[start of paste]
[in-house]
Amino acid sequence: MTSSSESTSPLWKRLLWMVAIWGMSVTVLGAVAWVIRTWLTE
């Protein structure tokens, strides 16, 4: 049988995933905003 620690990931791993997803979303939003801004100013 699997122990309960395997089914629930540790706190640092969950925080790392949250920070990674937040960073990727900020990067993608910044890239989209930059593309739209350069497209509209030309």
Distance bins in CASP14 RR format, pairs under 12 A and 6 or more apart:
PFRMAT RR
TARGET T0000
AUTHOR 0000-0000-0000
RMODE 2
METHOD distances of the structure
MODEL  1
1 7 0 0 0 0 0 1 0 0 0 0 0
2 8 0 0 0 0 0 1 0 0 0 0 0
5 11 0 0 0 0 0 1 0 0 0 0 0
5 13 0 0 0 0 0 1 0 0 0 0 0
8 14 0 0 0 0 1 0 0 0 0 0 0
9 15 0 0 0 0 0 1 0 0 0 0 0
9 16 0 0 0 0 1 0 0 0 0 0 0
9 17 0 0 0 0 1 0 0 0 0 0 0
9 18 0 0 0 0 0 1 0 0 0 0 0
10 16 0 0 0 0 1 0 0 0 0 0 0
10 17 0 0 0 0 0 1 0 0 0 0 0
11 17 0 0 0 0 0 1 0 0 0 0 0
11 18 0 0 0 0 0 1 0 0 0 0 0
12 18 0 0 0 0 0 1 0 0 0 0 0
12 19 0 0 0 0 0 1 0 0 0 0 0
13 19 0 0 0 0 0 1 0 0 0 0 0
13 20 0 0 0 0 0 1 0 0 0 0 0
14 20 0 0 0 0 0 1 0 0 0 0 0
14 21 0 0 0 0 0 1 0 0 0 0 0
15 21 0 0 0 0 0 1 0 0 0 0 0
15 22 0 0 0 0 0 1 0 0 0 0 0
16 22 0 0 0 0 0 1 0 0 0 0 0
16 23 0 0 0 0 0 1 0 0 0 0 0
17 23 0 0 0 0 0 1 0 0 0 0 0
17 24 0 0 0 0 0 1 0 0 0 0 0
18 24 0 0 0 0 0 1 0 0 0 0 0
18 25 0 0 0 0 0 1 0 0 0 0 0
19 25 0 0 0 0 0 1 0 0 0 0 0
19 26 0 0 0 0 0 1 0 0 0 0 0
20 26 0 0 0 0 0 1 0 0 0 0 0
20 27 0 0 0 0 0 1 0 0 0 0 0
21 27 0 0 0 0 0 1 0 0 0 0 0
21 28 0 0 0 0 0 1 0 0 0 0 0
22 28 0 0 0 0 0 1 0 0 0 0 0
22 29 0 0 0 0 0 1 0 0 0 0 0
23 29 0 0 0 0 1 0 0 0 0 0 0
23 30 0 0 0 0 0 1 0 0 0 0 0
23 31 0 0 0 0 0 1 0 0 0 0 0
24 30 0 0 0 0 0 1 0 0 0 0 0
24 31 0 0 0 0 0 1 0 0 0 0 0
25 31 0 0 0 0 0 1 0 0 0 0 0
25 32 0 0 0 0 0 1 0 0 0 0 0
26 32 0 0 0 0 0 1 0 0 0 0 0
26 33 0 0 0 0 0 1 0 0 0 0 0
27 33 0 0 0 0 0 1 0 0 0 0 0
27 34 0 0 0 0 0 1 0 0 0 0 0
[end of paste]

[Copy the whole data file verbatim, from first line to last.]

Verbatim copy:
[in-house]
Amino acid sequence: MTSSSESTSPLWKRLLWMVAIWGMSVTVLGAVAWVIRTWLTE
């Protein structure tokens, strides 16, 4: 049988995933905003 620690990931791993997803979303939003801004100013 699997122990309960395997089914629930540790706190640092969950925080790392949250920070990674937040960073990727900020990067993608910044890239989209930059593309739209350069497209509209030309």
Distance bins in CASP14 RR format, pairs under 12 A and 6 or more apart:
PFRMAT RR
TARGET T0000
AUTHOR 0000-0000-0000
RMODE 2
METHOD distances of the structure
MODEL  1
1 7 0 0 0 0 0 1 0 0 0 0 0
2 8 0 0 0 0 0 1 0 0 0 0 0
5 11 0 0 0 0 0 1 0 0 0 0 0
5 13 0 0 0 0 0 1 0 0 0 0 0
8 14 0 0 0 0 1 0 0 0 0 0 0
9 15 0 0 0 0 0 1 0 0 0 0 0
9 16 0 0 0 0 1 0 0 0 0 0 0
9 17 0 0 0 0 1 0 0 0 0 0 0
9 18 0 0 0 0 0 1 0 0 0 0 0
10 16 0 0 0 0 1 0 0 0 0 0 0
10 17 0 0 0 0 0 1 0 0 0 0 0
11 17 0 0 0 0 0 1 0 0 0 0 0
11 18 0 0 0 0 0 1 0 0 0 0 0
12 18 0 0 0 0 0 1 0 0 0 0 0
12 19 0 0 0 0 0 1 0 0 0 0 0
13 19 0 0 0 0 0 1 0 0 0 0 0
13 20 0 0 0 0 0 1 0 0 0 0 0
14 20 0 0 0 0 0 1 0 0 0 0 0
14 21 0 0 0 0 0 1 0 0 0 0 0
15 21 0 0 0 0 0 1 0 0 0 0 0
15 22 0 0 0 0 0 1 0 0 0 0 0
16 22 0 0 0 0 0 1 0 0 0 0 0
16 23 0 0 0 0 0 1 0 0 0 0 0
17 23 0 0 0 0 0 1 0 0 0 0 0
17 24 0 0 0 0 0 1 0 0 0 0 0
18 24 0 0 0 0 0 1 0 0 0 0 0
18 25 0 0 0 0 0 1 0 0 0 0 0
19 25 0 0 0 0 0 1 0 0 0 0 0
19 26 0 0 0 0 0 1 0 0 0 0 0
20 26 0 0 0 0 0 1 0 0 0 0 0
20 27 0 0 0 0 0 1 0 0 0 0 0
21 27 0 0 0 0 0 1 0 0 0 0 0
21 28 0 0 0 0 0 1 0 0 0 0 0
22 28 0 0 0 0 0 1 0 0 0 0 0
22 29 0 0 0 0 0 1 0 0 0 0 0
23 29 0 0 0 0 1 0 0 0 0 0 0
23 30 0 0 0 0 0 1 0 0 0 0 0
23 31 0 0 0 0 0 1 0 0 0 0 0
24 30 0 0 0 0 0 1 0 0 0 0 0
24 31 0 0 0 0 0 1 0 0 0 0 0
25 31 0 0 0 0 0 1 0 0 0 0 0
25 32 0 0 0 0 0 1 0 0 0 0 0
26 32 0 0 0 0 0 1 0 0 0 0 0
26 33 0 0 0 0 0 1 0 0 0 0 0
27 33 0 0 0 0 0 1 0 0 0 0 0
27 34 0 0 0 0 0 1 0 0 0 0 0